And finally, while both slime molds and fungi need to avoid foraging in already explored patches, the mechanisms which they apply are rather different. Slime molds use an extracellular secretion (external memory) to mark already explored patches [71]. In contrast, fungi use hyphal space searching algorithms [59].

Conclusion

We reviewed studies in fungal biology and ecology through the lens of movement ecology, and proposed an inclusive definition of active movement; our definition covers all movement types which organisms from diverse groups can employ in order to interact with their environment. In the case of filamentous fungi, these movement types are informed growth and morphology, directed translocation of substances within the mycelial network, and translocation of entire cytoplasmic contents within hyphae.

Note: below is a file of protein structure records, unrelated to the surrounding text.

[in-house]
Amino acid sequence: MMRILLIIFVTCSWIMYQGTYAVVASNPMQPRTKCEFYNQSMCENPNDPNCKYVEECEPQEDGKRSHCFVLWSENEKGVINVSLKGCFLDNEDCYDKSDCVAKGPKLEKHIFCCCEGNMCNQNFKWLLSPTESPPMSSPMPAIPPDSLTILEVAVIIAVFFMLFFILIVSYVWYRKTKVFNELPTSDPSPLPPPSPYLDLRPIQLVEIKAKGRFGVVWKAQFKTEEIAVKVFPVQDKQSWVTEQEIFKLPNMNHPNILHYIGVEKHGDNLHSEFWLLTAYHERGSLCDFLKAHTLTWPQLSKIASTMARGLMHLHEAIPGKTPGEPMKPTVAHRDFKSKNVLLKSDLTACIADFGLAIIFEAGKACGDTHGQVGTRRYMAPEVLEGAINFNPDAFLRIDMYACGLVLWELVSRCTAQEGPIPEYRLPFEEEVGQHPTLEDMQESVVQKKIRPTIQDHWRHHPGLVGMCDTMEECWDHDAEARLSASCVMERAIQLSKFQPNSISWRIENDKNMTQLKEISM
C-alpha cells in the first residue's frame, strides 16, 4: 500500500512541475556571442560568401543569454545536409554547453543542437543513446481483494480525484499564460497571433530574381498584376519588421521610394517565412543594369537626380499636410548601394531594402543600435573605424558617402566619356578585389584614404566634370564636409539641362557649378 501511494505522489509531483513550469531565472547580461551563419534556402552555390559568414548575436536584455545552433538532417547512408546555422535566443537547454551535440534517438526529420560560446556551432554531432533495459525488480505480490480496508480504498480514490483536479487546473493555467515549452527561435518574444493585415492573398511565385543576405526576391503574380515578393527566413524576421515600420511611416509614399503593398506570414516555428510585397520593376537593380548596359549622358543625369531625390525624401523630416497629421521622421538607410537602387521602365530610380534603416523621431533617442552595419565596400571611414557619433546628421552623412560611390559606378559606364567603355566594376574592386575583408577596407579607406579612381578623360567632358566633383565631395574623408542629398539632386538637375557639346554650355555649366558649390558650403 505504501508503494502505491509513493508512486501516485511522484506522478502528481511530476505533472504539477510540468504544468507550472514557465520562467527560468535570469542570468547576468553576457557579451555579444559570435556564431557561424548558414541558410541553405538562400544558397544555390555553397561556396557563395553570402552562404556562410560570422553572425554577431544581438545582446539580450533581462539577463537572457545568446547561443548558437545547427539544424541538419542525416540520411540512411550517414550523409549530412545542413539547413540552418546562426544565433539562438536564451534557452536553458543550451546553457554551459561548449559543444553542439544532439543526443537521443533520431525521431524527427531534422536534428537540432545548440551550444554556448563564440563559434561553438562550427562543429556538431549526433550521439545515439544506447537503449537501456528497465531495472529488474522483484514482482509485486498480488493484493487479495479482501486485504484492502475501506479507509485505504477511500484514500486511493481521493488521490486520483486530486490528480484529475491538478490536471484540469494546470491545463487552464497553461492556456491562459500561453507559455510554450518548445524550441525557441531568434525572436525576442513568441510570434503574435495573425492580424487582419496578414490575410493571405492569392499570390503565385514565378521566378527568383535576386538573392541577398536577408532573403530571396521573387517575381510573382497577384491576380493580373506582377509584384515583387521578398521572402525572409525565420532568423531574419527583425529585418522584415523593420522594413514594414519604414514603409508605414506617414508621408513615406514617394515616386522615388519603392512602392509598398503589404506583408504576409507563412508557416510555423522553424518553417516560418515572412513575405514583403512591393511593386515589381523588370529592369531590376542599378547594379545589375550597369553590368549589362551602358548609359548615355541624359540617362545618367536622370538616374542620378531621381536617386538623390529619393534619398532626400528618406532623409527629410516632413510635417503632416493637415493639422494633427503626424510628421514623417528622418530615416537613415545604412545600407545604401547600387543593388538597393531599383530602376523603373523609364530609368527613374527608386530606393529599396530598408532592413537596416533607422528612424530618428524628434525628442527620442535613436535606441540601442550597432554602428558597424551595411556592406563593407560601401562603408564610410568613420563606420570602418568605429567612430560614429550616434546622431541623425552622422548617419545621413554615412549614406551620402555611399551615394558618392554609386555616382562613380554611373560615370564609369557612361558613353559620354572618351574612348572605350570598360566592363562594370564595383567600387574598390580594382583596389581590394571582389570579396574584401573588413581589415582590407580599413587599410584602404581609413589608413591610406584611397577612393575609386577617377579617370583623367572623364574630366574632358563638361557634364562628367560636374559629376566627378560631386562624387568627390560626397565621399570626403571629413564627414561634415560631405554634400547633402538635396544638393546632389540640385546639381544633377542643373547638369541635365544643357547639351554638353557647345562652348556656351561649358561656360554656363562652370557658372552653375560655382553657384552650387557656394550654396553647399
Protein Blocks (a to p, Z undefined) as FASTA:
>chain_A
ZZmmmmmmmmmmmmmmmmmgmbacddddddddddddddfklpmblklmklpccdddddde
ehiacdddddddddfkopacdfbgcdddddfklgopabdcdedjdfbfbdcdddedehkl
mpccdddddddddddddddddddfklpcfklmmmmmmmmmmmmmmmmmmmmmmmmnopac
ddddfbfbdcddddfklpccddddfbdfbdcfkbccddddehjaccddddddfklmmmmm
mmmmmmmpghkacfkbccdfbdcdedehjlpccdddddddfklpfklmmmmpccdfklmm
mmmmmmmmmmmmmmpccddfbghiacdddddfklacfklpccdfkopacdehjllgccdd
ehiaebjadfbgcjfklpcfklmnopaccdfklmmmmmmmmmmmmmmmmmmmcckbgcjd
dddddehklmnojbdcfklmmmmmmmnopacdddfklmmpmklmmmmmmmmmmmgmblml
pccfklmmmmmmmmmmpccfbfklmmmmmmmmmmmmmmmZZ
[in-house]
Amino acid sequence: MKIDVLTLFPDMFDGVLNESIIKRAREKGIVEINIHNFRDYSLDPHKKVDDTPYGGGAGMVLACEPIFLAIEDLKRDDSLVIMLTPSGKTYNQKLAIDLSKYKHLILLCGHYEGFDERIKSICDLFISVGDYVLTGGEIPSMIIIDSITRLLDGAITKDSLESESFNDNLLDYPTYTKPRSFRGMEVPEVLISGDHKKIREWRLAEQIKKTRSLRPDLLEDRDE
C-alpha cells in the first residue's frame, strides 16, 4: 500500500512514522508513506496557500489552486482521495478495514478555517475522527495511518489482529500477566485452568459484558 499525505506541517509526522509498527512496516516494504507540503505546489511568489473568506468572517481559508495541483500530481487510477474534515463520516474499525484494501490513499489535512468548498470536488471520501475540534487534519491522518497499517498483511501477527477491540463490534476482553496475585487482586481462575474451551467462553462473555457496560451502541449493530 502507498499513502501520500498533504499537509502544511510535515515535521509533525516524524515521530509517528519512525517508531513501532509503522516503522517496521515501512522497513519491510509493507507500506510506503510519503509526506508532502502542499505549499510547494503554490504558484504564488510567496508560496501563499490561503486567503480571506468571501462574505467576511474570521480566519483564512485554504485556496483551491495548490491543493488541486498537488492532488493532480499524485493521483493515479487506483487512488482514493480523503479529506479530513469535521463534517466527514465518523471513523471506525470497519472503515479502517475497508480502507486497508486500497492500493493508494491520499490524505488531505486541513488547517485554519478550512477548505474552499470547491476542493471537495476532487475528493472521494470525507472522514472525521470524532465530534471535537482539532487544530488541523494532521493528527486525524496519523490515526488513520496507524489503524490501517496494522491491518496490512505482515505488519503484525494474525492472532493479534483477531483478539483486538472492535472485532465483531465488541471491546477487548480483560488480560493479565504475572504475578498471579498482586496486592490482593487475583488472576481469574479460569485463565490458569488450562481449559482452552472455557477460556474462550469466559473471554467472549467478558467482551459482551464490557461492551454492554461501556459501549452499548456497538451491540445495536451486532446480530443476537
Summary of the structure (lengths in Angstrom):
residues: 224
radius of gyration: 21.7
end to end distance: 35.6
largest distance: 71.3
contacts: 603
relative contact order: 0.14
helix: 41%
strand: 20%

Although studies on various forms of biomass translocation in filamentous fungi are rarely framed in a community ecology context, the active movement of fungi is likely important for fungal (microbial) community dynamics. Active movement abilities are variable across species and at the same time crucial for the response of the fungus to environmental challenges. That is, they can be viewed as an important fungal movement trait. We showed that fungal studies with different research aims, using diverse techniques, studying diverse scales of organization, movement phenomena, and fungal species, can be all organized under the same umbrella of movement ecology. We think that formalizing what represents ecologically significant movement in fungi can jump start interdisciplinary collaboration between movement ecology and ecology of fungi and other modular organisms. Movement ecology can more efficiently tap into the data gathered by fungal research, and improve the universality of its terminology and framework. Fungal ecology can benefit from the theoretical developments in the field of movement ecology.